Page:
Special Counsel Robert Mueller gave his first public statement Wednesday since the release of his report into Russian interference in the 2016 election. His main message: Read the report. Beyond that, he highlighted that charging a sitting president with a crime “was not an option.”

The White House
Noah Fortson / NPR

President Trump is unveiling an immigration plan that would vastly change who's allowed into the United States.

The administration's proposal focuses on reducing family-based immigration to the U.S. in favor of employment skill-bassed immigration. Watch his remarks from the White House Rose Garden live.

Updated at 4:56 p.m. ET

President Trump used his veto pen for the first time Friday, after Congress tried to reverse his national emergency declaration and rein in spending on a wall along the U.S.-Mexico border.

Congressional critics do not appear to have the votes to override Trump's veto. So, as a practical matter, the administration can continue to spend billions of dollars more on border barriers than lawmakers authorized, unless and until the courts intervene.

President Donald Trump, center, gives a thumbs up as he shows his support for congressional candidates Rep. Ted Budd, right, and Mark Harris, left, during a campaign rally in Charlotte in October.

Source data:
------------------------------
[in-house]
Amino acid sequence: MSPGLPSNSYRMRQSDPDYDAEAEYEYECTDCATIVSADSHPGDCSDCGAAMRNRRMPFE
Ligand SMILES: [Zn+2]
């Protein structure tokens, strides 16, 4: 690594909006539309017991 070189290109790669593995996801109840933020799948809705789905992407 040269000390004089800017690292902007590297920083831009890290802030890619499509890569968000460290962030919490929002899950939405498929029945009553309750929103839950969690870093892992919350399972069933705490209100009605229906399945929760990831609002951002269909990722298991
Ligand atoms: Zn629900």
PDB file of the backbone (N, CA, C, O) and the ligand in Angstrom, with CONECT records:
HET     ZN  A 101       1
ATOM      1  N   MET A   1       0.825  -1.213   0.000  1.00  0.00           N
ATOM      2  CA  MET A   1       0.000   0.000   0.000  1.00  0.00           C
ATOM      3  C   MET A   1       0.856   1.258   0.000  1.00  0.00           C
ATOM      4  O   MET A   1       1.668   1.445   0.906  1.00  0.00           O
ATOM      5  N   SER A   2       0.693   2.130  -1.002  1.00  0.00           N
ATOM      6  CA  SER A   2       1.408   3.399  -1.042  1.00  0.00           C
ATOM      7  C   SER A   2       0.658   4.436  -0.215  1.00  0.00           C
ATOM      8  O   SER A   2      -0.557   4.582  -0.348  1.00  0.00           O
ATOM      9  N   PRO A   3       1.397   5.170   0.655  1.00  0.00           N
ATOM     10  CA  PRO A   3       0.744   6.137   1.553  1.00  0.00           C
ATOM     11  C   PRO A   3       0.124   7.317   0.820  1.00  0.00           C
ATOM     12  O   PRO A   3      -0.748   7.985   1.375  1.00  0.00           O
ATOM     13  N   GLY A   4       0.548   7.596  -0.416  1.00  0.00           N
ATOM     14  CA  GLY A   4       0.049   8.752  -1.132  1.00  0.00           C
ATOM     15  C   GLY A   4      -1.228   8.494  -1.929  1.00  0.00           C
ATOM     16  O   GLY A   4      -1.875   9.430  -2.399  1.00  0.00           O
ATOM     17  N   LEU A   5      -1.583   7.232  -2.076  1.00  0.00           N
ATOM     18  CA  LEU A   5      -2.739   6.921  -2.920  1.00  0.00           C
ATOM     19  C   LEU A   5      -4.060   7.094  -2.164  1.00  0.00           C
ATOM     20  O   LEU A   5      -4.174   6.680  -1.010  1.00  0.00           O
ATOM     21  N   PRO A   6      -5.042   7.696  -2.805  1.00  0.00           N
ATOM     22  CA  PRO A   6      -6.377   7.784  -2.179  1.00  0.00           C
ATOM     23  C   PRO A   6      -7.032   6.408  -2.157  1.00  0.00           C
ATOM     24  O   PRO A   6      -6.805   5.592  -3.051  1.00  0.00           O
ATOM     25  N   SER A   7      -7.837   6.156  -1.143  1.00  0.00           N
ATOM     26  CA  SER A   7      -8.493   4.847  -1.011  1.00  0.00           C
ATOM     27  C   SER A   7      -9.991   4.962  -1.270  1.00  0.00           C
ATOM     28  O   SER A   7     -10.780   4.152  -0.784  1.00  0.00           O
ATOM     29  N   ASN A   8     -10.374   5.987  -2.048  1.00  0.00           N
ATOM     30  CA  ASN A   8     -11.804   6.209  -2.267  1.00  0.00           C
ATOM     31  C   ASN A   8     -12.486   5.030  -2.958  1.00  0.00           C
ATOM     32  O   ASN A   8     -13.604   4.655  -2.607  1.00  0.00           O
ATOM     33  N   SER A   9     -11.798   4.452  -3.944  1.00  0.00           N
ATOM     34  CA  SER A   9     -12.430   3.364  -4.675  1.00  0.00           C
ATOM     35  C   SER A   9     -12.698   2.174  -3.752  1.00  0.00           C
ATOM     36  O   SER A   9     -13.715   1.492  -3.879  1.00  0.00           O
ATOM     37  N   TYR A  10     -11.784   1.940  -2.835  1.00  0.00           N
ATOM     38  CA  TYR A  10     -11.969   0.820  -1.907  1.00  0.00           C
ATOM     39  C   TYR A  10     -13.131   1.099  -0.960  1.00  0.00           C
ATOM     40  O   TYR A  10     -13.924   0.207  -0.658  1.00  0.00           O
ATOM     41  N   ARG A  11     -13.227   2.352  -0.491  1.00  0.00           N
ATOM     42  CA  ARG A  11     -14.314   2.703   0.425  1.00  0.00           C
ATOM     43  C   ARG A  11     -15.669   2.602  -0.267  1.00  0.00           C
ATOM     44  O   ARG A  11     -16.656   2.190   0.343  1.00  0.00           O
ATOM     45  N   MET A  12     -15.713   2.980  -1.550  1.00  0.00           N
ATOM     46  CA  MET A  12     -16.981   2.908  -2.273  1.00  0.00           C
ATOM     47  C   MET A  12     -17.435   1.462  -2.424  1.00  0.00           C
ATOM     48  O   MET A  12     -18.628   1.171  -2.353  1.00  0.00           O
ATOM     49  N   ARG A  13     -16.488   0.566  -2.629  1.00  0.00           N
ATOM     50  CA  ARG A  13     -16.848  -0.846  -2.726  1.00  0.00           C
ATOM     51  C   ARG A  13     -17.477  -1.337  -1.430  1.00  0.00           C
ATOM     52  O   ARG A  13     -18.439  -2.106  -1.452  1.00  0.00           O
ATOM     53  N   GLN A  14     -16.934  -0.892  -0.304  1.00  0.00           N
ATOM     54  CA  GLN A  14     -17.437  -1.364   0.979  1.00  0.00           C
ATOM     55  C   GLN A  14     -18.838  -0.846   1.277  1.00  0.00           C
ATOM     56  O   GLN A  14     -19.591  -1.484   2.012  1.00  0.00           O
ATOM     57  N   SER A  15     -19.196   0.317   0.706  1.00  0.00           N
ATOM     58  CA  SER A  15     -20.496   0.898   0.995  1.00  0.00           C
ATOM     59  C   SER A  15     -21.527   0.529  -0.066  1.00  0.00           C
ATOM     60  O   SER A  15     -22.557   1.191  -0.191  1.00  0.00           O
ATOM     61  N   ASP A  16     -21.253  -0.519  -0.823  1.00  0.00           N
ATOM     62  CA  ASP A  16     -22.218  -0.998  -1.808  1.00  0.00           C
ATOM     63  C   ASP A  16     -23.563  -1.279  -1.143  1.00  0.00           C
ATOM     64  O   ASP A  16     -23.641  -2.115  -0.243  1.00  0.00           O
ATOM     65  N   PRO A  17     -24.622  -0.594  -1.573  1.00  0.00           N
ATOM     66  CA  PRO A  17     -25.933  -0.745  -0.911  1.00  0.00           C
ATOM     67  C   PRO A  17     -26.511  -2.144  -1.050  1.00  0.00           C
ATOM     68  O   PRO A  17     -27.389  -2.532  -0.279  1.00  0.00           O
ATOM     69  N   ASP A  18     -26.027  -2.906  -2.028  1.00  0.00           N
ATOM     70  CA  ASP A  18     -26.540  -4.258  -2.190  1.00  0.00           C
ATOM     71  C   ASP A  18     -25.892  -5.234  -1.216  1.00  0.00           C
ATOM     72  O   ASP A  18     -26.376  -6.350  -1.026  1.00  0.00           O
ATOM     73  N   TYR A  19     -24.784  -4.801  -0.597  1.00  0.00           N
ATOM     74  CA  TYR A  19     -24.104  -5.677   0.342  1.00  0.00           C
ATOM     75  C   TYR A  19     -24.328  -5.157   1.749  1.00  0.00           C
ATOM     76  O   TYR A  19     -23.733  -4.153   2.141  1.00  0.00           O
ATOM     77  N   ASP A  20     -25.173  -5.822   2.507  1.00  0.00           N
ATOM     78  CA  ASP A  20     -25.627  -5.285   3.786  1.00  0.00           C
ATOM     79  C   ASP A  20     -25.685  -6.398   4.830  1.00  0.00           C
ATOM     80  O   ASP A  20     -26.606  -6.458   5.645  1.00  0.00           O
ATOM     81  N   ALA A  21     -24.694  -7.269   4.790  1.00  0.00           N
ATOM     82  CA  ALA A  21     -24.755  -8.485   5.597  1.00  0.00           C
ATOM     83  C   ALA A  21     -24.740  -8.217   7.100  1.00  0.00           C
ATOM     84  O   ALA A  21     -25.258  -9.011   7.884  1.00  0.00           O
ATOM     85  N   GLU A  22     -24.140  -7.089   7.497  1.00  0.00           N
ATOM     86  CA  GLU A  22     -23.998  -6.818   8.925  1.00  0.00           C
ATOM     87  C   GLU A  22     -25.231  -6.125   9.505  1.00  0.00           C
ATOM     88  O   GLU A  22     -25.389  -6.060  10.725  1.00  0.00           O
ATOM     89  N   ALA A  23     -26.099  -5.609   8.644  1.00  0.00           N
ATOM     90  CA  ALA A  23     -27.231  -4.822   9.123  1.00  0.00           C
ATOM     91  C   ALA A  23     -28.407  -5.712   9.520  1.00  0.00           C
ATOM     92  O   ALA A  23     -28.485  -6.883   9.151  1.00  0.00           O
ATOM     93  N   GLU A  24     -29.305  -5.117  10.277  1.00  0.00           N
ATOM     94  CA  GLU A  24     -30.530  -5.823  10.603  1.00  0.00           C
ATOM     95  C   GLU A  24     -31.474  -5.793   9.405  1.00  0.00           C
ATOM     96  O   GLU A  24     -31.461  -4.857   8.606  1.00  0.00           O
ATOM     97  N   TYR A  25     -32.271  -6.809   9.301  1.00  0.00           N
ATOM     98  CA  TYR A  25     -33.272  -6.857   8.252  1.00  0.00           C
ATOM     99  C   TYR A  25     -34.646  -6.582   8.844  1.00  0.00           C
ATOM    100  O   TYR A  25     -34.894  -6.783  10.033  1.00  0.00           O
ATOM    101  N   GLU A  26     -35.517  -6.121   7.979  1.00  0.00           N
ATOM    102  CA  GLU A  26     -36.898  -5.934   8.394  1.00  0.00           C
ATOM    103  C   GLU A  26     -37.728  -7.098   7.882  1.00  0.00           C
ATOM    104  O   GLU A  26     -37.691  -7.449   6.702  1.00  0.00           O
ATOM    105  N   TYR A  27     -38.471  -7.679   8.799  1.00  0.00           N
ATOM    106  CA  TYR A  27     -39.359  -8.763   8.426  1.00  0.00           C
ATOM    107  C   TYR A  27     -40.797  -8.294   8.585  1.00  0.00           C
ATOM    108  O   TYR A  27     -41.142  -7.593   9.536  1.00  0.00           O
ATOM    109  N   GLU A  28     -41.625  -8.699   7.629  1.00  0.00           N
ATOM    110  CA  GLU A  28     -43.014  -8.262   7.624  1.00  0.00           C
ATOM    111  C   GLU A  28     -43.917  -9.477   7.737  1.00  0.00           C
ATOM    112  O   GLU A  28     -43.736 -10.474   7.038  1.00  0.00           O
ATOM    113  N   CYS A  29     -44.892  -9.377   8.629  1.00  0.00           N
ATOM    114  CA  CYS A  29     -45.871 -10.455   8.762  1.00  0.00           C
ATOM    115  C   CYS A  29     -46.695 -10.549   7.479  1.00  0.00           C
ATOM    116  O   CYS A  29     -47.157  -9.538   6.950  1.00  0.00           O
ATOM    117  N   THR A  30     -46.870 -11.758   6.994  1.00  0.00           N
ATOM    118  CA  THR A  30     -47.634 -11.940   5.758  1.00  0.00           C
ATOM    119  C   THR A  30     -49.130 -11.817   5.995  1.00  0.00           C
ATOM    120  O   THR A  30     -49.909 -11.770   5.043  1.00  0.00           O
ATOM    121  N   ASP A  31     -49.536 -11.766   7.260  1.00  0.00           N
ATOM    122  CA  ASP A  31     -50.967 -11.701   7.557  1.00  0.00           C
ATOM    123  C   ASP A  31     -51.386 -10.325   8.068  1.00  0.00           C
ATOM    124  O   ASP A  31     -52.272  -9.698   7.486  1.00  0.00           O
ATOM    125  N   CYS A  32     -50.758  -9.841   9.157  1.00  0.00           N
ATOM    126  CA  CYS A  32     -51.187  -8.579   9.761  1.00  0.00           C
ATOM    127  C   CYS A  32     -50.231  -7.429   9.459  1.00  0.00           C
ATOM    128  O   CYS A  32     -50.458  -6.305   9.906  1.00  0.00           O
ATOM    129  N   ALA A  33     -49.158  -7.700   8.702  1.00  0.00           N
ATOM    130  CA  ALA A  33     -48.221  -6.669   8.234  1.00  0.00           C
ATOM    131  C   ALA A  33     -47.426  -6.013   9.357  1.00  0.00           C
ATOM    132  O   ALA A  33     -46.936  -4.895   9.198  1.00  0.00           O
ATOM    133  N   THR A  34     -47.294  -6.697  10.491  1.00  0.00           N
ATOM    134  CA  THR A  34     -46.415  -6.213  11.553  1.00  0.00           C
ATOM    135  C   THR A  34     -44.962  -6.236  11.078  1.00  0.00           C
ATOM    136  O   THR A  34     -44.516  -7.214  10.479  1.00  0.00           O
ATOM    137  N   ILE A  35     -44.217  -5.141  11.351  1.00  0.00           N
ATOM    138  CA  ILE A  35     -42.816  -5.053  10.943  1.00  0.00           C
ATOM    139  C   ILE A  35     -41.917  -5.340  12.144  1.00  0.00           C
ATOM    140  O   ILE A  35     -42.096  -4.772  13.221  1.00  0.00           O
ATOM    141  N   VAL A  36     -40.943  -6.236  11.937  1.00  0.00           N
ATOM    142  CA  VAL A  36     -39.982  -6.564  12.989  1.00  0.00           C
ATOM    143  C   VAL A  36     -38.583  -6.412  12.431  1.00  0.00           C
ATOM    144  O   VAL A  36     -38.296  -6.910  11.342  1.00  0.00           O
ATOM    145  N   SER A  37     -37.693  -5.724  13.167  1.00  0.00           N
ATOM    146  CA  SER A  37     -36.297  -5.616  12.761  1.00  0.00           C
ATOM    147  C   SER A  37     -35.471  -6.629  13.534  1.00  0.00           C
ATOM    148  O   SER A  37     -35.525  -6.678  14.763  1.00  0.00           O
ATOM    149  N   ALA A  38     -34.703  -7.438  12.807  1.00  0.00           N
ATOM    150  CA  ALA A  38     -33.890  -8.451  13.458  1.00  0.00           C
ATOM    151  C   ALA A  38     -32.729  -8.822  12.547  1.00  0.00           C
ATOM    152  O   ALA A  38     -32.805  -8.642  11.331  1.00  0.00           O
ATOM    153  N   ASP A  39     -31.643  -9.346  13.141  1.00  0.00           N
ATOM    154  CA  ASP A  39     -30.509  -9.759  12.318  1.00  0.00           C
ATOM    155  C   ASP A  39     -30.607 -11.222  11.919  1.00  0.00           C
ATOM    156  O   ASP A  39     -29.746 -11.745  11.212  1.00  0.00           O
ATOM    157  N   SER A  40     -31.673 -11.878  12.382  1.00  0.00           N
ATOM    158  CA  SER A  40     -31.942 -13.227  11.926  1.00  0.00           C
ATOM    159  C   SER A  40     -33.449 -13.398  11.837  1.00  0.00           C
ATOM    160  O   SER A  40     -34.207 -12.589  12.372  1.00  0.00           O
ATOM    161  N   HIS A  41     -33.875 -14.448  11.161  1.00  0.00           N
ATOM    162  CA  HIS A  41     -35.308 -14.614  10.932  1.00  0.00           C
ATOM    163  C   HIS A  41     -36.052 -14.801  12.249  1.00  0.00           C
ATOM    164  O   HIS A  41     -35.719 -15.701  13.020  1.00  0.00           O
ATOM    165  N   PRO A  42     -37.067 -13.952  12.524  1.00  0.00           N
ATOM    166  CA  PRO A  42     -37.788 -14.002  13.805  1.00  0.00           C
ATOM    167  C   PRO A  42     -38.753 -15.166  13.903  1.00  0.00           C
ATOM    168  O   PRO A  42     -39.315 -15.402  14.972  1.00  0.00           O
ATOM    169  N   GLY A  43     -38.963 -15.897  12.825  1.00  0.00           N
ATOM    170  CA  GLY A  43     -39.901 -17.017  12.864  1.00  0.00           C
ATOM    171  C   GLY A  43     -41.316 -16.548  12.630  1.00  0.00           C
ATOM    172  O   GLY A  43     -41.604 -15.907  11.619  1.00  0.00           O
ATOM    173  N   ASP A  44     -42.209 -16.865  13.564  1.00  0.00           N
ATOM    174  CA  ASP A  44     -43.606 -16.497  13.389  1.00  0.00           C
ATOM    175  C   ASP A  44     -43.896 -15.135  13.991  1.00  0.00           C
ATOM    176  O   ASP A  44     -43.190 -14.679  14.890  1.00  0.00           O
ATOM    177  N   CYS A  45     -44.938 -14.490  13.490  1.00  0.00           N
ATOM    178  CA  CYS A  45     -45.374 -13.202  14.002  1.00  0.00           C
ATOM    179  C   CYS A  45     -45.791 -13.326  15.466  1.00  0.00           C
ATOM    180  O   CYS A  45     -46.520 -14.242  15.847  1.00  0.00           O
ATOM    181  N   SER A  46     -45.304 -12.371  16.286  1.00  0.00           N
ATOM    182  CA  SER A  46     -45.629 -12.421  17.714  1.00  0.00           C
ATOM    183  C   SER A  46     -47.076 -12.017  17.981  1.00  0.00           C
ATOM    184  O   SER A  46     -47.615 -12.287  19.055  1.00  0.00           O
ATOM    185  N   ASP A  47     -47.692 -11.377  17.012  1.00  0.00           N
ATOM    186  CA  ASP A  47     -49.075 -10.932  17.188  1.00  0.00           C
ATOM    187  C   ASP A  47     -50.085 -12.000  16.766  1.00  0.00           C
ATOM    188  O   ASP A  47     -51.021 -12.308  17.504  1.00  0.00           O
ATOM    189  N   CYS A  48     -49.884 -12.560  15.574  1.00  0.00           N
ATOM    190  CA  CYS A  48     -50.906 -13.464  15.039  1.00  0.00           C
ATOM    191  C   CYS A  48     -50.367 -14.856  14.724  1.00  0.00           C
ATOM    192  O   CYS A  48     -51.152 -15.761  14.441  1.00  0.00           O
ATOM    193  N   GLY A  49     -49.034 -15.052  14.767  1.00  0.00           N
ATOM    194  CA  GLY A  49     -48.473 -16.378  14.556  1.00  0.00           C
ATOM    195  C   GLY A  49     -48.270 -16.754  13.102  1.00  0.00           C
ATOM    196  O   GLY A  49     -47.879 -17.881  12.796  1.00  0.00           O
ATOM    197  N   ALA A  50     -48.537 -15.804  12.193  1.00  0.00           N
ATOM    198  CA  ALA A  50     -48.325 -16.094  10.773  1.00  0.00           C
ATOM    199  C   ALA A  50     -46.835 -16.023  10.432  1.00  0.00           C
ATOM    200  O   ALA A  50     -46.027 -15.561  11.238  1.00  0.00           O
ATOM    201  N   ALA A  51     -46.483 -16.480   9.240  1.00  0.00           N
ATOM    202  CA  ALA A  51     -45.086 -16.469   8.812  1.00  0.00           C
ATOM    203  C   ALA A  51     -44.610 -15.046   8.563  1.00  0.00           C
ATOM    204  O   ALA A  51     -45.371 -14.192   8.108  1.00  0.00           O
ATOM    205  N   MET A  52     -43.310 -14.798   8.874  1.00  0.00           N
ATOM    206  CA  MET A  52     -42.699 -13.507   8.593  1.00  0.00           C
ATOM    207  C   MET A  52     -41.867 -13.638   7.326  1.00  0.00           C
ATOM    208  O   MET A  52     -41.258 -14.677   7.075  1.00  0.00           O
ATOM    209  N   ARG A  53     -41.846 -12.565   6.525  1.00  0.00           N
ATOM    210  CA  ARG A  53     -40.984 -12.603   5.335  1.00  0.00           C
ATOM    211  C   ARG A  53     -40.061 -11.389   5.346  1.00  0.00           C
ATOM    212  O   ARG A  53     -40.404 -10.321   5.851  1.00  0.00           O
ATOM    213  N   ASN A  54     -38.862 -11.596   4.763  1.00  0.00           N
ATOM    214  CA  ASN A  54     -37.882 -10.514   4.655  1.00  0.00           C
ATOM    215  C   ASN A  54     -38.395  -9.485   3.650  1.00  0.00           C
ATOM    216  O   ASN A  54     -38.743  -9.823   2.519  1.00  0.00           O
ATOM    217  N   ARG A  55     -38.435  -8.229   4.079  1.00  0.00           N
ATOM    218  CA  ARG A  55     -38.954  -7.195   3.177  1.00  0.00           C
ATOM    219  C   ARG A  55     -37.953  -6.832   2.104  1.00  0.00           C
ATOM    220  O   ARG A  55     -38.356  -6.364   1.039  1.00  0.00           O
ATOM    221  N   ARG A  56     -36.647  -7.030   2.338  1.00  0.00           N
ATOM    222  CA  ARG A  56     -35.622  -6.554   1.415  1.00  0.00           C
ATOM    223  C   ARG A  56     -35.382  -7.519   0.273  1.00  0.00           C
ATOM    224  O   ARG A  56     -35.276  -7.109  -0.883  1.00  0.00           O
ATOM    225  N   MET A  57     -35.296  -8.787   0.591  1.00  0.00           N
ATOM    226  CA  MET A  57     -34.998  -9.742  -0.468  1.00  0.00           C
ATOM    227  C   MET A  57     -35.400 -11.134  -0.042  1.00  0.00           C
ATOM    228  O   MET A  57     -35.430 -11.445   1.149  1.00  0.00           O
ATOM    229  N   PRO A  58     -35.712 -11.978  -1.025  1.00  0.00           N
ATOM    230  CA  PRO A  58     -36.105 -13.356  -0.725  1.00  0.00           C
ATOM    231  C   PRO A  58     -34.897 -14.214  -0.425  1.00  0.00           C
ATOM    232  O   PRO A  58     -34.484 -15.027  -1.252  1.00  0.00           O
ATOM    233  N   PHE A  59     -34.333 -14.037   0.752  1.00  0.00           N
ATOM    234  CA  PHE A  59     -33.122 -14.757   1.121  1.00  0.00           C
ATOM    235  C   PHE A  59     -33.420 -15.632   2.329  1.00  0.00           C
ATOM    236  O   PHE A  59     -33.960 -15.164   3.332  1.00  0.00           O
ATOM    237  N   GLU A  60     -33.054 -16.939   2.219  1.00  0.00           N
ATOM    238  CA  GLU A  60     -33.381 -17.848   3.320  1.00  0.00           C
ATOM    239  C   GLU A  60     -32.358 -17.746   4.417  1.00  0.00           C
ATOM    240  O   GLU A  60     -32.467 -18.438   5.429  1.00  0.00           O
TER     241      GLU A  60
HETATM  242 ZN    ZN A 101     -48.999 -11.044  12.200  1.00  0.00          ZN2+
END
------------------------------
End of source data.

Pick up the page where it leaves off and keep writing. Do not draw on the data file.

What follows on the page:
Chuck Burton / AP

President Donald Trump is spreading tall tales about election fraud.

Asked about ballot malfeasance involving a Republican in North Carolina, the president insisted he condemns voter fraud "of any kind, whether it's Democrat or Republican" and pointed to a "million fraudulent votes" cast in California. But no such case exists.

Elizabeth Allen / NPR

President Trump is speaking about border security at the White House.

Congress passed a compromise spending measure Thursday to avert a government shutdown that includes some funding for the border barrier.

President Donald Trump speaks at a roundtable on immigration and border security at U.S. Border Patrol McAllen Station, during a visit to the southern border, Thursday, Jan. 10, 2019, in McAllen, Texas.
Evan Vucci / AP Photo

President Donald Trump headed to the U.S. southwest border Thursday to tout his push for a border wall amid a federal government shutdown. Trump calls the situation at the U.S.-Mexico border a national crisis, while Democrats like House Speaker Nancy Pelosi strongly refute the claim, calling it a manufactured crisis. 

President Trump is addressing the nation about border security tonight, Tuesday, Jan. 8.

Democratic leaders Nancy Pelosi and Charles Schumer will give a joint response immediately following.